Philip Smith, journalist

Ever since his days working at Unilever, Alan Johnson FCCA has valued the opportunities he has been given to learn from and work with a truly diverse range of colleagues. So, it is perhaps fitting that this month, Johnson takes over as president of the International Federation of Accountants (IFAC), the worldwide body that brings together professional accountants from around the globe, and from many sectors, to find unity in their diversity.

Speaking from Rome, Johnson talks of the pressing issues that the accountancy profession currently faces, and the important role that IFAC plays in bringing together key stakeholders from business, government, the investor community and the wider public to tackle these issues.

‘I really believe that we can make a difference if we understand each other, and I was given the opportunity to learn from many different people’

Catalyst for action

‘Working with organisations such as ACCA, we can act as a catalyst, and have a great opportunity to learn and share experience across the globe,’ he says, ahead of his two-year term as IFAC president.

With a Nigerian father and British mother, Johnson has always valued and appreciated multiculturalism and diversity. This was what he found so attractive about Unilever when he joined the consumer goods giant back in the mid-1970s as an accountancy trainee. ‘Even then, I saw it as a socially responsible company, one that was prepared to do the right thing in society,’ he says.

During his time at Unilever, where he gained his ACCA Qualification, he was able to work at country, regional and global levels across seven countries and three continents: Europe, Africa and Latin America. His 35-year career saw him take on a number of finance positions, notably as CFO of Unilever’s global foods business and, ultimately, between 2005 and 2011, as the chief audit executive of the whole group.

‘I never like to talk about personal achievements,’ he says. ‘I have been lucky to work in teams that bring together different cultures, and teams that have had a lasting impact. But I am most proud of having the opportunity to work in and influence multi-ethnic and culturally diverse teams. I really believe that we can make a difference if we understand each other, and I was given the opportunity to learn from many different people.’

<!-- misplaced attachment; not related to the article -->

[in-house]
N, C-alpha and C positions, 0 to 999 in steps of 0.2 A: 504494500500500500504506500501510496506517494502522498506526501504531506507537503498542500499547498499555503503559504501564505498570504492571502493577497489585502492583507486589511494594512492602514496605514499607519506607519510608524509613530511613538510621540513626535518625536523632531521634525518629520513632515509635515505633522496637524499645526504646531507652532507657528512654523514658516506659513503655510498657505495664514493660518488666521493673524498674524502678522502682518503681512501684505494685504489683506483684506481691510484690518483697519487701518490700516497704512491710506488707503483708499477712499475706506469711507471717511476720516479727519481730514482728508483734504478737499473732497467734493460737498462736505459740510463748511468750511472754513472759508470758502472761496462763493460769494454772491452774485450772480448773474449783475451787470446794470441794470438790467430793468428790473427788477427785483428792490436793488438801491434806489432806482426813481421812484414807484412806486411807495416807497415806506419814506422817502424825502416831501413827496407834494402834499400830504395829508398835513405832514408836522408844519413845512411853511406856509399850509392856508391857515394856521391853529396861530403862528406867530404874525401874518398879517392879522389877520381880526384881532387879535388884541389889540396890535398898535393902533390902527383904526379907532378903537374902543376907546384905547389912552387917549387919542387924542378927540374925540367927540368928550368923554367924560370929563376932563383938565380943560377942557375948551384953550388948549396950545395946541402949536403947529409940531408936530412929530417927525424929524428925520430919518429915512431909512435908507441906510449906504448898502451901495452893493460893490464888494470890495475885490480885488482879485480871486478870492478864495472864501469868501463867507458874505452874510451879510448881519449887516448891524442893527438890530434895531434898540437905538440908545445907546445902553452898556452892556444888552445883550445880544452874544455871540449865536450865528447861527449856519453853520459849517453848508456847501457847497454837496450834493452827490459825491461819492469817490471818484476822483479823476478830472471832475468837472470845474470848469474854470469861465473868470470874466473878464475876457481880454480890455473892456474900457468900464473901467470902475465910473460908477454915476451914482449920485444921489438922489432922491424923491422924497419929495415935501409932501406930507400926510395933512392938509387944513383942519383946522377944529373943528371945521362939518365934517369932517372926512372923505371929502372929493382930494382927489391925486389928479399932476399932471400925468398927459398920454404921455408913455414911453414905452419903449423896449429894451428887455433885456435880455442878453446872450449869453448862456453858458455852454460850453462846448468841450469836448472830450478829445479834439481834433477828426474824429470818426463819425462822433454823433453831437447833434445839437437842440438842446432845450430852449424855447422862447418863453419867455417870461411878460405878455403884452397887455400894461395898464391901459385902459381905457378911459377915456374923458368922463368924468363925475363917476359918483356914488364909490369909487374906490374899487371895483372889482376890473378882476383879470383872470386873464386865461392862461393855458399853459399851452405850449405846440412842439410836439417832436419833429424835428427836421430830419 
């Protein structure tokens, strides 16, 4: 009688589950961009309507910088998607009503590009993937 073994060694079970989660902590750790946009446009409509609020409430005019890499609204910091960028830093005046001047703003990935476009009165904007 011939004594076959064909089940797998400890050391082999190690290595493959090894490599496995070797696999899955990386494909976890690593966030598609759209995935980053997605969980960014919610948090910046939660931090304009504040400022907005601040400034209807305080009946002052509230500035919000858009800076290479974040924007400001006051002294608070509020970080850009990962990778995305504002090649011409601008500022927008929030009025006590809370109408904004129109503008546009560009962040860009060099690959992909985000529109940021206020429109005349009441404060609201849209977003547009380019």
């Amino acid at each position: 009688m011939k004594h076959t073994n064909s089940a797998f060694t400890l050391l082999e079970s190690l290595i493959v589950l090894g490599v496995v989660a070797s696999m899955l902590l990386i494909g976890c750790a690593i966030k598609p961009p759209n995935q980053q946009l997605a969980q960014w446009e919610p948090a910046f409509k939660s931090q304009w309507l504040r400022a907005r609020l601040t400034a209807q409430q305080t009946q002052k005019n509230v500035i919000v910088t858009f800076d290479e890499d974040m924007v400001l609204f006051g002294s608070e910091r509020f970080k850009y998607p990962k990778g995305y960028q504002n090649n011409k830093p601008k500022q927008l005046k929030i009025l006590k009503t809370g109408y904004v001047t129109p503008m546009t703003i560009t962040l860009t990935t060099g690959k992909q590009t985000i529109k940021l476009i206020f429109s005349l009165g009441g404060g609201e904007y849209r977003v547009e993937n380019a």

In 2012, Johnson took on the CFO role at Jerónimo Martins, a food retailer with operations in Portugal, Poland and Colombia. ‘I had planned to retire but was brought in to help develop the global finance function. It was a new culture, but I already spoke Portuguese, which helped.’



‘Recognise the privilege of working in our profession and the value it provides to business and the public sector, while living by the high standards expected of us.’

‘Think about how you can make the world a better place. Be an example to your colleagues and remember we are governed by a code of ethics.’

‘Our profession is truly global: take the opportunity to work in diverse teams and understand different points of view.’

‘Always think about the public interest above your personal interest. If you do that, you will do well.’

Beyond corporate

Johnson is still associated with Jerónimo Martins as the independent chair of its internal control committee. Over the years, he has also been closely involved with both IFAC and ACCA. He has been a member of IFAC’s Professional Accountants in Business advisory group and ACCA’s Market Oversight committee, while chairing ACCA’s Accountants for Global Business Forum until 2018. In 2015 he was nominated by ACCA to sit on IFAC’s main board from 2015 before becoming deputy president in November 2018.

In addition, he was a non-executive director of the UK Department for International Development (DfID), chairing its audit and risk assurance committee until September 2020 when it was merged into the Foreign Office, and is on the board of trustees at the International Valuations Standards Council in the UK.

Updated strategy

IFAC recently updated its strategy, which, Johnson says, ‘essentially reconfirms the role that we play in the profession, both in terms of supporting the setting of international standards for professional accountants, and also standards for public sector accountants, and their adoption and implementation across the world’.

IFAC is also able to provide thought leadership and guidance to the profession, working with other professional bodies to leverage their work around the world.